In a group of people working on a task who lose motivation, feel less responsibility for achievement of group goals, and hide their lack of effort in the group (social loafing).
In hierarchical organizations, when subordinates claim to simply be following orders and supervisors claim that they merely issue directives and do not perform the actions under question. The difficulty of identifying the culpable party is often seen in trials regarding crimes against humanity."
"Moral disengagement is a term from social psychology for the process of convincing the self that ethical standards do not apply to oneself in a particular context, by separating moral reactions from inhumane conduct by disabling the mechanism of self-condemnation.
Generally, moral standards are adopted to serve as guides and deterrents for conduct. Once internalized control has developed, people regulate their actions by the standards they apply to themselves. They do things that give them self-satisfaction and a sense of self-worth and refrain from behaving in ways that violate their moral standards. Self-sanctions keep conduct in line with these internal standards. However, moral standards only function as fixed internal regulators of conduct when self-regulatory mechanisms have been activated, and there are many psychological processes to prevent this activation. These processes are forms of moral disengagement of which there are four categories.
One method of disengagement is portraying inhumane behavior as though it has a moral purpose in order to make it socially acceptable. For example, torture, in order to obtain information necessary to protect the nation’s citizens, may be seen as acceptable. Voltaire is quoted as saying, “Those who can make you believe absurdities can make you commit atrocities”.
Another disengagement technique is advantageous comparison. Moral judgments of conduct can be influenced by structuring what the conduct is compared against. In social comparison the “morality” of acts depends more on the ideological allegiances of the labelers than on the acts themselves.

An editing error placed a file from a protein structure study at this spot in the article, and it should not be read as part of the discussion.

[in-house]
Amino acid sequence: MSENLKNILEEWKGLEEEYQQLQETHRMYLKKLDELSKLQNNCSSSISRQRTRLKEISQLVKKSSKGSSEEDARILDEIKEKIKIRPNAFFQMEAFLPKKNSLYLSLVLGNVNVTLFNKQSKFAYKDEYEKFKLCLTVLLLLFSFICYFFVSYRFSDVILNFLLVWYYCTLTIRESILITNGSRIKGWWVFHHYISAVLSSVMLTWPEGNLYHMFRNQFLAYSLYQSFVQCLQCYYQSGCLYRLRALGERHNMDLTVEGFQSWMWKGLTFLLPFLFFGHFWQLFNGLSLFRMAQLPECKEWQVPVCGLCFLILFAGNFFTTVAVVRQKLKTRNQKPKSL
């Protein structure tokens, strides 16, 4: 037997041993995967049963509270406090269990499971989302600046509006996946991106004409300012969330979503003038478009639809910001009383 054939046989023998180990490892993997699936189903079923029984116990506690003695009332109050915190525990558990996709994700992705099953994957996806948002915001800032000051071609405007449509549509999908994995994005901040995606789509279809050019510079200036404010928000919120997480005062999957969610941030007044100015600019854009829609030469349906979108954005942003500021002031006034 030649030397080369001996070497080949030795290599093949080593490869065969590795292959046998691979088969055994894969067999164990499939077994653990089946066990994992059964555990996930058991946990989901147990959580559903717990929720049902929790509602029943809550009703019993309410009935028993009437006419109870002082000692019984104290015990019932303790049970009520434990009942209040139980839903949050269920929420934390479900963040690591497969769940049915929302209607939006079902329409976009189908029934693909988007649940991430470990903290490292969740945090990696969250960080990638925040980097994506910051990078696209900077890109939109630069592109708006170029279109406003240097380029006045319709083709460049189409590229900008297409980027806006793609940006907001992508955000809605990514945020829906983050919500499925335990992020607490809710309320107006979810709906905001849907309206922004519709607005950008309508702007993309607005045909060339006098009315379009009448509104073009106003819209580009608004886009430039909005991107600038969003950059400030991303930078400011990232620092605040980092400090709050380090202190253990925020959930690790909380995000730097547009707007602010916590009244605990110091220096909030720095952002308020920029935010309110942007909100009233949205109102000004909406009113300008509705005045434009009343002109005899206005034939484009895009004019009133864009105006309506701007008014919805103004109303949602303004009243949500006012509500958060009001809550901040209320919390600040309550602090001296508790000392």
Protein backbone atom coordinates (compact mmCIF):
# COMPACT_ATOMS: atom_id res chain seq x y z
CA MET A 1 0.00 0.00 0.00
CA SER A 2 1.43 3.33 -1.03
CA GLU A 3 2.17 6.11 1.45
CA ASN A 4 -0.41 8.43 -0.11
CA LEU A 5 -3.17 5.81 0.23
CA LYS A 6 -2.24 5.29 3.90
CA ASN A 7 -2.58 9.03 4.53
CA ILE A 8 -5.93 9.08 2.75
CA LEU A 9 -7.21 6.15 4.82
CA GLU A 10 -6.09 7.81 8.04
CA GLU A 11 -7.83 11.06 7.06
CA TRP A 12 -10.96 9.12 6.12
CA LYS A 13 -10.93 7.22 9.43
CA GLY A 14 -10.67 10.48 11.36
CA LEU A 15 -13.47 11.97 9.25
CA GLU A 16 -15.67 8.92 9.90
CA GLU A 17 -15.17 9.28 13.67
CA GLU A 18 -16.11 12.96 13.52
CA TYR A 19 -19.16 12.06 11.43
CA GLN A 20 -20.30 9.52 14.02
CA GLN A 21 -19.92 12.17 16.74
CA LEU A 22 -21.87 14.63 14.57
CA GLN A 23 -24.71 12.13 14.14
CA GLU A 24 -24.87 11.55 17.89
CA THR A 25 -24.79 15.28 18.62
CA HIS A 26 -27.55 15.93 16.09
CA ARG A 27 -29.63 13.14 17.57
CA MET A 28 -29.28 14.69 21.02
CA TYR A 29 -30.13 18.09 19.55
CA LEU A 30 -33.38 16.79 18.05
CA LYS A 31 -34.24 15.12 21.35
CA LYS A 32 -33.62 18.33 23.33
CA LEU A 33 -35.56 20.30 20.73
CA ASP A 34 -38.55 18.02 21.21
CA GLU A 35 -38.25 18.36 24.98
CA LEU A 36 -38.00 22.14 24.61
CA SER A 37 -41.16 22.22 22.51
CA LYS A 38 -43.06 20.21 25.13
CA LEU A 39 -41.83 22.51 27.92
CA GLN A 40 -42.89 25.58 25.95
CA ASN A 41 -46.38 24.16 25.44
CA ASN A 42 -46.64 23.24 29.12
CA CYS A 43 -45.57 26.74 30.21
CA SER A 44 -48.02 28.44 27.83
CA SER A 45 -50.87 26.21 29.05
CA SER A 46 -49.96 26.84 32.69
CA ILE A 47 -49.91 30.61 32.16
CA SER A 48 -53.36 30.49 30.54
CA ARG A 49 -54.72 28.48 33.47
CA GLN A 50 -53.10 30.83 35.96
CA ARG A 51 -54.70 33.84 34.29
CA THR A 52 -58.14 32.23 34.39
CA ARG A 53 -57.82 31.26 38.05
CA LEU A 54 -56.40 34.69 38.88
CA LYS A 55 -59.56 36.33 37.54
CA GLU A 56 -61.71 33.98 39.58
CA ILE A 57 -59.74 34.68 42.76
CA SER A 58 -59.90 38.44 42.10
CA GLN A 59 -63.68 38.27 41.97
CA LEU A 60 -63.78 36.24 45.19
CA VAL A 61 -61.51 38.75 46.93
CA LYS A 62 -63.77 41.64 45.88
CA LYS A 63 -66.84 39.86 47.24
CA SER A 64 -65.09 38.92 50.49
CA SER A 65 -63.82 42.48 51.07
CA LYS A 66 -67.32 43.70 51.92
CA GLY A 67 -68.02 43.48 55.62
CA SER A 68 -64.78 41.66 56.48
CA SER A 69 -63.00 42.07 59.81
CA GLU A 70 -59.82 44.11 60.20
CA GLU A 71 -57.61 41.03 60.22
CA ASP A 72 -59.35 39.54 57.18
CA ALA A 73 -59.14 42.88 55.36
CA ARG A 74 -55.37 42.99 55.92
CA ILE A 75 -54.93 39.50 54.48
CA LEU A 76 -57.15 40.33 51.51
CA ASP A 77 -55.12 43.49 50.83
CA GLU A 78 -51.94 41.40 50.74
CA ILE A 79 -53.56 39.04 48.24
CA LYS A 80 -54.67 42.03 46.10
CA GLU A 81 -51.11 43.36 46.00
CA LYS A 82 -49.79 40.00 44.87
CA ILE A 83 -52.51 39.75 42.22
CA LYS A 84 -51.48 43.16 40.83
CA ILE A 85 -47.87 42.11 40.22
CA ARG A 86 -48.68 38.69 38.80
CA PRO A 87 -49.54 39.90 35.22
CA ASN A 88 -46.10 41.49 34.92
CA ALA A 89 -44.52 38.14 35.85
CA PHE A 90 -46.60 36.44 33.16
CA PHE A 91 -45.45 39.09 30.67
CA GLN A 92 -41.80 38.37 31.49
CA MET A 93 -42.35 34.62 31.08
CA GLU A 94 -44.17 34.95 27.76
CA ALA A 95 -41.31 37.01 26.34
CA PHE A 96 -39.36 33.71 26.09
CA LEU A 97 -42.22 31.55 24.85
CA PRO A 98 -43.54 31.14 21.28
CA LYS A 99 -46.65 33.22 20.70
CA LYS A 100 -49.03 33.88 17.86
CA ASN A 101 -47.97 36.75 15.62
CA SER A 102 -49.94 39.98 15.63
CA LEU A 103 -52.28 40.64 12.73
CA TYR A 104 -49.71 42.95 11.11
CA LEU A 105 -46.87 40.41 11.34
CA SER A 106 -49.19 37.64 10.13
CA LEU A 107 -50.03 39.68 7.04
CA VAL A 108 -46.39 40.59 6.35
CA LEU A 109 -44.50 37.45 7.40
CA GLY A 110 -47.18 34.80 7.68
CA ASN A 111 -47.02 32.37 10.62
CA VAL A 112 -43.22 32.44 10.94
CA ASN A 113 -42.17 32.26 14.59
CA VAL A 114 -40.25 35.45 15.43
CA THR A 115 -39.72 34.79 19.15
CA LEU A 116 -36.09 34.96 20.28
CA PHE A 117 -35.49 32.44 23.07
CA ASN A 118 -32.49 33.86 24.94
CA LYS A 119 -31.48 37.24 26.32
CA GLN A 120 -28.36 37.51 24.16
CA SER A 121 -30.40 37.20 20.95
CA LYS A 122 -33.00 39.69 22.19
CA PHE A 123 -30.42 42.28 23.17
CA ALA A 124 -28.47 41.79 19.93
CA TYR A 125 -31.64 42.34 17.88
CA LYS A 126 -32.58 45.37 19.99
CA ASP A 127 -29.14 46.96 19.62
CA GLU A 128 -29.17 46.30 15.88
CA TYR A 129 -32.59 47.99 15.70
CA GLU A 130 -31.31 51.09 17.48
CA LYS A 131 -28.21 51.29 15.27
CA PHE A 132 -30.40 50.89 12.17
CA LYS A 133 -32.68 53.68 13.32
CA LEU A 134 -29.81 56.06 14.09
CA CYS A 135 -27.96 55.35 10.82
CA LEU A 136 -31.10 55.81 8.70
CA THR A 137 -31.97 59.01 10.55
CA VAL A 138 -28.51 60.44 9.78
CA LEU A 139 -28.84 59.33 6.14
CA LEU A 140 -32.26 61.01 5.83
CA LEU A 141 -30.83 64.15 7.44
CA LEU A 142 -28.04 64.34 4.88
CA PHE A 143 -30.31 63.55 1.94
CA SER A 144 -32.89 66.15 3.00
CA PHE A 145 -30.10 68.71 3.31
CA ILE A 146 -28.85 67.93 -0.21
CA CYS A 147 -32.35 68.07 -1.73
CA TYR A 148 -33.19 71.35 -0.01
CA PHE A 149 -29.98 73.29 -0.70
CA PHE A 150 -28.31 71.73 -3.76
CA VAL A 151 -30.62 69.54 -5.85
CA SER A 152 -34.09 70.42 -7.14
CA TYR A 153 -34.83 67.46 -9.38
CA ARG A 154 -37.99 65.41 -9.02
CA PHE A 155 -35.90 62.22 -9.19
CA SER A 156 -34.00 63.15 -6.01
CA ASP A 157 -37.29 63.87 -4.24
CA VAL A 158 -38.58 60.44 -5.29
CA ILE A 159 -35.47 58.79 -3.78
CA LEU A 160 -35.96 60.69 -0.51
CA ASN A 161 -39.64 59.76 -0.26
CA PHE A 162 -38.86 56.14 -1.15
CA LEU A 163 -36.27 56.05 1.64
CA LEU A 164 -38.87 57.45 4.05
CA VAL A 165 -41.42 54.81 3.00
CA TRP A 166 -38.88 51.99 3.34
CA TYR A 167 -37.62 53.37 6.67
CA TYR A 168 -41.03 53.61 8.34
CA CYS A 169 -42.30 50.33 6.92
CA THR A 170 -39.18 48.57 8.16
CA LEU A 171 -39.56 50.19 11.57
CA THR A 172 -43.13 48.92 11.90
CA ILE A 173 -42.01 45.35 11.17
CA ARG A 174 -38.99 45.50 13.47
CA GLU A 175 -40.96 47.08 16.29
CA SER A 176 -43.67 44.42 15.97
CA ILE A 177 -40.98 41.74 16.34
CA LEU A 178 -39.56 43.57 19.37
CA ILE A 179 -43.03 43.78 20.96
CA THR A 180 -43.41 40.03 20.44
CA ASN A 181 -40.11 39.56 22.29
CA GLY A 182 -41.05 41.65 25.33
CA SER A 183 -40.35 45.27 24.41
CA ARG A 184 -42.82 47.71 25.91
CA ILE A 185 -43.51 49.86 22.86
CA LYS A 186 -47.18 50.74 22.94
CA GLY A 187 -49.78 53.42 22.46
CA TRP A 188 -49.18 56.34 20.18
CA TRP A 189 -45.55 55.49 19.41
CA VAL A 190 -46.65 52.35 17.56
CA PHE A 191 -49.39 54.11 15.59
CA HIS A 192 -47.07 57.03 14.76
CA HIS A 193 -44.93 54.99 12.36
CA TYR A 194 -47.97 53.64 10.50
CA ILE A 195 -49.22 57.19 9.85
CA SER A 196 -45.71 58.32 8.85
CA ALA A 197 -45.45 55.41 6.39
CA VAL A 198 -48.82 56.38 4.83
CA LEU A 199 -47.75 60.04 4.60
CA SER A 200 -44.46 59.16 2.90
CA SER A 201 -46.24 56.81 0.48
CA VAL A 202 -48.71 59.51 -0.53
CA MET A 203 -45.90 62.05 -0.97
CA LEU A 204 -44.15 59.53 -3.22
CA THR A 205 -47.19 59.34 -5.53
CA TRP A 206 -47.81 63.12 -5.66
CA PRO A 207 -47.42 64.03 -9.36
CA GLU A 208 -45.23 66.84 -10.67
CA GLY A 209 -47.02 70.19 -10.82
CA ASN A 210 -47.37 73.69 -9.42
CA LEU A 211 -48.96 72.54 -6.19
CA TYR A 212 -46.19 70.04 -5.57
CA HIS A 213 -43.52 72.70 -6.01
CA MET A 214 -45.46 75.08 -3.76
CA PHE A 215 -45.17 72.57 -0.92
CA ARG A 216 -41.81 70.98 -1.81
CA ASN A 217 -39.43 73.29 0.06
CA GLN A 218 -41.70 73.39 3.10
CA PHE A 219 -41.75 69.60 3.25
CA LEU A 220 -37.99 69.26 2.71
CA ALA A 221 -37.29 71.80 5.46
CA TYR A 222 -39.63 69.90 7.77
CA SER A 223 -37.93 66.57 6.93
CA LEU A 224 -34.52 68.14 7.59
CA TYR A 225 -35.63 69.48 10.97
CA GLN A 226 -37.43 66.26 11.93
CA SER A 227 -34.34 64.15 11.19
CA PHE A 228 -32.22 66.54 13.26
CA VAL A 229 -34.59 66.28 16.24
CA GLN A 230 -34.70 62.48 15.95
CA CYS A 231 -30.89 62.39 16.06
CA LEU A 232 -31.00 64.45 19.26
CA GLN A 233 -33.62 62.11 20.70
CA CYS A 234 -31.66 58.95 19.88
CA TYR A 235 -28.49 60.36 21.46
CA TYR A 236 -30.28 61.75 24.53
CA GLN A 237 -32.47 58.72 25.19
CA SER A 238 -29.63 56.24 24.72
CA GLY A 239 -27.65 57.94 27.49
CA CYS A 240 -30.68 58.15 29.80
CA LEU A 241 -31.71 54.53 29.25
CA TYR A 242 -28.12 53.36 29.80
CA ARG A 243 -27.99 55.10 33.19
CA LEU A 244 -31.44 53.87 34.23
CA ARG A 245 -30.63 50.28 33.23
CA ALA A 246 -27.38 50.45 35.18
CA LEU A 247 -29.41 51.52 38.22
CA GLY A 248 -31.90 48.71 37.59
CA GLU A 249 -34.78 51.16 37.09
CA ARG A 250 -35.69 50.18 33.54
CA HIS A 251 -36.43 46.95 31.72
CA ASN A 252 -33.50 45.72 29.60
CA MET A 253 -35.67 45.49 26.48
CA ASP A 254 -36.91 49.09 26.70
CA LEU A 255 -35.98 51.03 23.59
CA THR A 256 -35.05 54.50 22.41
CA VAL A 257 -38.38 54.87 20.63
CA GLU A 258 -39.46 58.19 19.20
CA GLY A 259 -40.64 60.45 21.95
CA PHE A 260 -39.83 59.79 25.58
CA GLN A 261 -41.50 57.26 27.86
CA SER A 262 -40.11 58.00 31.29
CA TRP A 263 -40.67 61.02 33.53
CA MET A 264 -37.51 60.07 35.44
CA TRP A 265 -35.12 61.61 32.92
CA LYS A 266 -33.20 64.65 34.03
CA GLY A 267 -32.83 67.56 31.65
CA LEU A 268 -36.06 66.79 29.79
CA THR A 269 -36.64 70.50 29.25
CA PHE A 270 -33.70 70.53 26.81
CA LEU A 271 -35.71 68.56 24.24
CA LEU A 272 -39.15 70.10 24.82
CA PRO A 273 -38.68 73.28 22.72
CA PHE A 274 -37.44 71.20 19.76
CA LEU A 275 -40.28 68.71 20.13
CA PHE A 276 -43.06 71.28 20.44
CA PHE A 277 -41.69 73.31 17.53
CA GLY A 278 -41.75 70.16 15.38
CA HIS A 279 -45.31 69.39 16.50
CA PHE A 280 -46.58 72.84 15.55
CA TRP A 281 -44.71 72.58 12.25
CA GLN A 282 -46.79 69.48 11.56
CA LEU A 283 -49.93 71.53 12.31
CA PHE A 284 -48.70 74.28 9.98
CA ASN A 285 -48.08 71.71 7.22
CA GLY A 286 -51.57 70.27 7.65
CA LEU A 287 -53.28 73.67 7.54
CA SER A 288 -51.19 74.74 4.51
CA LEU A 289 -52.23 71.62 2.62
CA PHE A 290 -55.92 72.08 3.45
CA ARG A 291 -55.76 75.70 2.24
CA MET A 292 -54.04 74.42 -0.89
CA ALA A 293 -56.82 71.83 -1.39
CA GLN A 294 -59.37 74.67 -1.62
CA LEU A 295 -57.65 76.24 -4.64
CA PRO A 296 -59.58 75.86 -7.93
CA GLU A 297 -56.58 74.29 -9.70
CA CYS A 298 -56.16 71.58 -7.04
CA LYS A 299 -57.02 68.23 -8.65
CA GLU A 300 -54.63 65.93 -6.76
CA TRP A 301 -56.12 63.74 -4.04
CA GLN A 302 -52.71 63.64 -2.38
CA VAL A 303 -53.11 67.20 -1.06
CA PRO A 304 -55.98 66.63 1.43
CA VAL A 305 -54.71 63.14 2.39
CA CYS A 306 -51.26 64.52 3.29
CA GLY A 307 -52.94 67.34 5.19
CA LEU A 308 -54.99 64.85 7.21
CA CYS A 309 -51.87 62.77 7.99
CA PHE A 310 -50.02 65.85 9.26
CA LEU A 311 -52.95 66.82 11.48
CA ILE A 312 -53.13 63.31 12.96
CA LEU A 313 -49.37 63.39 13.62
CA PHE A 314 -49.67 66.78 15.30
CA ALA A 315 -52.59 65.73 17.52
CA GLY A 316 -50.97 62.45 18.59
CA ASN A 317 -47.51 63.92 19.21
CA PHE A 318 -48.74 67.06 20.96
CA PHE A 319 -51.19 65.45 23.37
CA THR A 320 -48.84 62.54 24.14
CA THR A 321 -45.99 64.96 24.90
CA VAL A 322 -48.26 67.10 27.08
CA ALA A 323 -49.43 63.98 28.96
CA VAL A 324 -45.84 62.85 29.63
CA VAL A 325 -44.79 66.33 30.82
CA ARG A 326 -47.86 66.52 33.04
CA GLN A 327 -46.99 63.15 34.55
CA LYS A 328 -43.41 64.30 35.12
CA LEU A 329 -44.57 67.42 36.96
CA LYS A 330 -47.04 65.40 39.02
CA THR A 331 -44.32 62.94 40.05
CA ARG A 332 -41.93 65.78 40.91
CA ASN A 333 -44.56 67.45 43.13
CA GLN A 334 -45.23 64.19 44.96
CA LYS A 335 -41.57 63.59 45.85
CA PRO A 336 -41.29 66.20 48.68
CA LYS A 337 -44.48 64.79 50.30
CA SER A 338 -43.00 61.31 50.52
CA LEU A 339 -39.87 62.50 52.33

Another dissociative practice, known as displacement of responsibility, operates by distorting the relationship between actions and the effects they cause. People behave in ways they would normally oppose if a legitimate authority accepts responsibility for the consequences of that behavior. Under conditions of displaced responsibility, people view their actions as the dictates of authorities rather than their own actions.
Additionally, there is the practice of diffusion of responsibility. This is when the services of many people, where each performs a task that seems harmless in itself, can enable people to behave inhumanely collectively, because no single person feels responsible. An example of this is in executions where multiple persons have distinct roles in the execution process so no individual is responsible.
A similar technique is collective action. Any harm done by a group can be blamed on the other members so people act more harshly when responsibility is collective than when individualized. For example, a juror sentencing a person to death can blame the “jury” rather than him or herself as a juror.
Another method of disengagement is through disregard or misrepresentation of the consequences of action. When someone pursues an activity harmful to others for personal gain they generally either minimize the harm they have caused or attempt to avoid facing it. Instead, they will recall prior information given to them about the potential benefits of the behavior. People are especially prone to minimize harmful effects when they act alone. It is relatively easy to hurt others when the detrimental results of one's conduct are ignored.
A final disengagement practice, dehumanization, is applied to the targets of violent acts and depends on how the perpetrator views the people toward whom the harmful behavior is directed. Once dehumanized, divested of human qualities, people are no longer viewed as persons with feelings, hopes, and concerns but as subhuman objects which do not evoke feelings of empathy from the perpetrator and can be subjected to horrendous treatment."